The chronicle of increasing isolation of a group of artists attempting to reach the World's most remote human inhabited place, the island of Tristan da Cunha.
Meziara is a village in Northern Lebanon, where most of its residents do business in Nigeria for most of the year, before returning every summer. The suburb to an invisible city.
The extraction and export of 'Jerusalem Stone' is one of the most lucrative businesses in the Palestinian Territories, and remains highly unregulated. Everyone wants a piece of the holy land.
Souvenirs are tokens that help to perpetuate spatial narratives. Mass produced around the world, they serve as a vehicle through which power narratives are unfolded and displayed.
MEMENTO LOCI unpacks some of these strategies.
Slavutych was built to rehouse the workers of the Chernobyl Nuclear Power Plant. It is made up of 13 districts, each inspired by a different Soviet city. With 86, we are building a new district based on Athens.
STOP OVER CITY
Moscow City is a decaying business district in Central Moscow. By linking it to the two largest airports in the city and giving it the status of 'international transfer zone' we would revitalize this vacant territory.
STATUES & STATUTES
VDNHk park in central Moscow is a spatial technology that serves to advance an imperialistic idea based on an old regime.
(re)appropriating (post)soviet narratives.
NATION STATE OF MIND
Nation State of Mind proposes an alternative understanding of the nation in a post-national world. What is the role of territoriality and locality in Ecumenopolis?
Mariupol is a mono-industry town in Eastern Ukraine. Its population has been shrinking since the collapse of the USSR. This is a manifesto to embrace its shrinking condition and work with it.
EXPEDITION TO ECUMENOPOLIS
Expedition to Ecumenopolis is a series of workshops that we deliver to different groups in order to collectively think about ideas evolving around contemporary urbanism in the age of hyper-globalisation.
VOCABULARY FOR ECUMENOPOLIS
In the era of Globalization and the Antropocene, we find that there are a new set of urban qualities/phenomena that take place globally. Here is a glossary that attempts to identify some of those.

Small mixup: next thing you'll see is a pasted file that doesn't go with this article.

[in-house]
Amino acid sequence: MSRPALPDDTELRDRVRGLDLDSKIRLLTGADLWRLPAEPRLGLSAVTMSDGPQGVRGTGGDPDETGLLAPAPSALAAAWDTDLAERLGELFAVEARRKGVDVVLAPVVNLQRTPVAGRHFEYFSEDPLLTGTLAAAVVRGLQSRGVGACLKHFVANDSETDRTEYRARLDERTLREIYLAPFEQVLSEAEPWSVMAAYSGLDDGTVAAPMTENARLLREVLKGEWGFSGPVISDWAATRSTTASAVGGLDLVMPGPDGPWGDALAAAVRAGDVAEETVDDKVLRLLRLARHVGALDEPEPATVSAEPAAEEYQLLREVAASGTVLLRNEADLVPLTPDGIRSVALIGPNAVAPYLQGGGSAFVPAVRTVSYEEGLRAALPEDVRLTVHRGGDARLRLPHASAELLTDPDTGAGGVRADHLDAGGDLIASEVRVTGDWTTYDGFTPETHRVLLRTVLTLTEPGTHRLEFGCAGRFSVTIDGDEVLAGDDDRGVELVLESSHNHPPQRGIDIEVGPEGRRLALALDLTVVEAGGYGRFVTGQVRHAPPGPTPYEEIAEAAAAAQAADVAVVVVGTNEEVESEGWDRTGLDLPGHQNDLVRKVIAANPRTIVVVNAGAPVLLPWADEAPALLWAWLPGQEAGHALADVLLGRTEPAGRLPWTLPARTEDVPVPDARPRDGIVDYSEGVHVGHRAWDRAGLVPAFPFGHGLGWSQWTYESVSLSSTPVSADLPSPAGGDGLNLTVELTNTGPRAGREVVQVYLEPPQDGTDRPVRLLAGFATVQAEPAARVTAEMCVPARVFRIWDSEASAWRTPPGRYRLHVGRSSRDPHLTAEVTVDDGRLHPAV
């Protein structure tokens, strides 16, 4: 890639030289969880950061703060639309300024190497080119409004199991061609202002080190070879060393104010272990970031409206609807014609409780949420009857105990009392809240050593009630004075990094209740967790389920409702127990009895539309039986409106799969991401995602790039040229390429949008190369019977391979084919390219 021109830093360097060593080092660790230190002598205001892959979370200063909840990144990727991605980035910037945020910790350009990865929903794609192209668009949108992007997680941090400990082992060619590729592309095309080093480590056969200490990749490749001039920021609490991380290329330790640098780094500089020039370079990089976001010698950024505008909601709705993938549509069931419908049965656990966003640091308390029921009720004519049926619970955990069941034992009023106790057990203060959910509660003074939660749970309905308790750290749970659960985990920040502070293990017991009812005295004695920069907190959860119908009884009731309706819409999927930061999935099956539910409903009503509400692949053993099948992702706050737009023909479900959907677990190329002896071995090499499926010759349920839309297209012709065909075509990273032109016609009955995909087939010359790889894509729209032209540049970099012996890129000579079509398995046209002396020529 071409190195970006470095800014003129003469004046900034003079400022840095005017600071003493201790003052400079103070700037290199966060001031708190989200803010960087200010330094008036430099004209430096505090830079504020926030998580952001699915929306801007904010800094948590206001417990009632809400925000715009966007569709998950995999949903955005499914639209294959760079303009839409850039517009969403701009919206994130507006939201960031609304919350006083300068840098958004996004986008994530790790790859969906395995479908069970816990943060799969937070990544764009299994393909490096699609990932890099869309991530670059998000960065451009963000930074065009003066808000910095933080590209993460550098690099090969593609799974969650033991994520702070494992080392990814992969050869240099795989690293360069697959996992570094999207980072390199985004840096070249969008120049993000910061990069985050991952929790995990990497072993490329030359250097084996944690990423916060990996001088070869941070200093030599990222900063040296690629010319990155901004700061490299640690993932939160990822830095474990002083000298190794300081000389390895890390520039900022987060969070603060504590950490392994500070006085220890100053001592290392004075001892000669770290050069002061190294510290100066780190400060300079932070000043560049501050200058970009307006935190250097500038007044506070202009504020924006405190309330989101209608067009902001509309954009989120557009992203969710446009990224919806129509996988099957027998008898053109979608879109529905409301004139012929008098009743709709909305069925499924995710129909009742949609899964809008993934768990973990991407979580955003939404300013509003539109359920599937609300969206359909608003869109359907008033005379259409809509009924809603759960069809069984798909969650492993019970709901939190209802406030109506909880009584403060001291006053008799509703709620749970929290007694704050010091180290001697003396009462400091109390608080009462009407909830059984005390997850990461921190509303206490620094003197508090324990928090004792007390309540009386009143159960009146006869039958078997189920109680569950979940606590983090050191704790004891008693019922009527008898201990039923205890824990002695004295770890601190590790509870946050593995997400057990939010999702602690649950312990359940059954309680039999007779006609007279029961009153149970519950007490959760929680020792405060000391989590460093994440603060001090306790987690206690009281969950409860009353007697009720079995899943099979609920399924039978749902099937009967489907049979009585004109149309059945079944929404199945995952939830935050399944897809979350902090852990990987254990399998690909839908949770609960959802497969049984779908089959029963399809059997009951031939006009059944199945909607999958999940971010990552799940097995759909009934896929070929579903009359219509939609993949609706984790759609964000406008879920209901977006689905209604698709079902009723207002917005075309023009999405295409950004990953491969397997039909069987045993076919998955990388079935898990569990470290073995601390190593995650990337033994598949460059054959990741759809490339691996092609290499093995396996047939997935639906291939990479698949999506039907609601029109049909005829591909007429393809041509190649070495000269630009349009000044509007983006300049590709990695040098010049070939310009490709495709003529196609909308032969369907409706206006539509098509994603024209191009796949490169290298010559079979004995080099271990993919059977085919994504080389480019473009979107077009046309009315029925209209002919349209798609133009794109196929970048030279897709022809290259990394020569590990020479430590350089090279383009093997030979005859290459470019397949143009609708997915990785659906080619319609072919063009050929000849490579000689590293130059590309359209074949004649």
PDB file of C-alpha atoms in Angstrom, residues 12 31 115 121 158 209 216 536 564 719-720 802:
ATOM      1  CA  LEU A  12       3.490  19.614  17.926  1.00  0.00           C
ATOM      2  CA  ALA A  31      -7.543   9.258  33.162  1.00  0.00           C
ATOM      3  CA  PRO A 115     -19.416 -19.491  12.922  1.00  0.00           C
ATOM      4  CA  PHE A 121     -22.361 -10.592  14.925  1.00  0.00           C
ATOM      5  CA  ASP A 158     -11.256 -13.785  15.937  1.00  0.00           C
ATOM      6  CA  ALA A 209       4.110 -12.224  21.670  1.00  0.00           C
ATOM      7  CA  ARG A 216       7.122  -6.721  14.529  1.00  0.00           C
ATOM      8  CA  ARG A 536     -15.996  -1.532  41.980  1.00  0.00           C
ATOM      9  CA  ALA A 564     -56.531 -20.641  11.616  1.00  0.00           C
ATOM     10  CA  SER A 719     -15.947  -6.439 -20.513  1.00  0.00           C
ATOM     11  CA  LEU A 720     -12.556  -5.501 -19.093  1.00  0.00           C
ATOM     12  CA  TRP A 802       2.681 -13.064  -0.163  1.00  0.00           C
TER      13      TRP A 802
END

Among stone industry workers in Palestine, ‘Tora Bora’ refers to the layer of dust left on skin and clothes after visiting a quarry.
During a three-month period spent in Beit Sahour, Palestine, we visited the most prominent limestone quarries (where the so-called Jerusalem stone is quarried) and stone cutting facilities in order to trace the different aspects of the largely unregulated stone industry processes in Palestine—from the extraction of the stone, to cutting it, exporting it, and the regeneration of the resulting hollowed landscapes; mechanically-made canyons.
During the research process, we investigated the profanation of the land—“holy stone” from the “holy land”—a brand whose formation is indigenous to the fetishization of the object and is claimed by every religion and ideology around the world.
The result of the research, which included interviews with different stakeholders and field trips, was a video entitled Tora Bora. The starting point of this piece is the dust that seeps and stays with those who visited, cut, touched, or carried the Jerusalem stone. The only remainder for those who visited a territory that is physically disappearing. A nation of dust.
We followed the “dust” (the slabs of Jerusalem Stone) from the West Bank to Brazil – from the moment the stone is removed from the bedrock in a quarry near Hebron, transported to the stone cutting factory, cut in tiles and exported, via the Israeli port of Ashdod, to its use as an actual wall cladding for the largest Christian Pentecostal church in Sao Paulo, Brazil. Whereas in Palestine we had seen a hollowed mountain, in Brazil we witnessed its negative: the Third Temple of Solomon. A game of voids and fills that responds not only to offer and demand but to the intricate geo-political context of ‘unregulation’, occupation and exploitation that is embedded in the Palestinian stone industry today. The material was brought into the country avoiding the import tax for construction materials, as the stone slabs where labeled as “holy objects:” they were, after all, coming from the “holy land.” This practice was representative of the global phenomena of usurping ideology/mythology in order to support neoliberal networks of resource extraction and distribution.
Voice: Shehrezade Al-Ayoubi
Rethinking the future of the stone industry in Palestine
3 Channel Video Installation/ 7’34’’ ----- 2016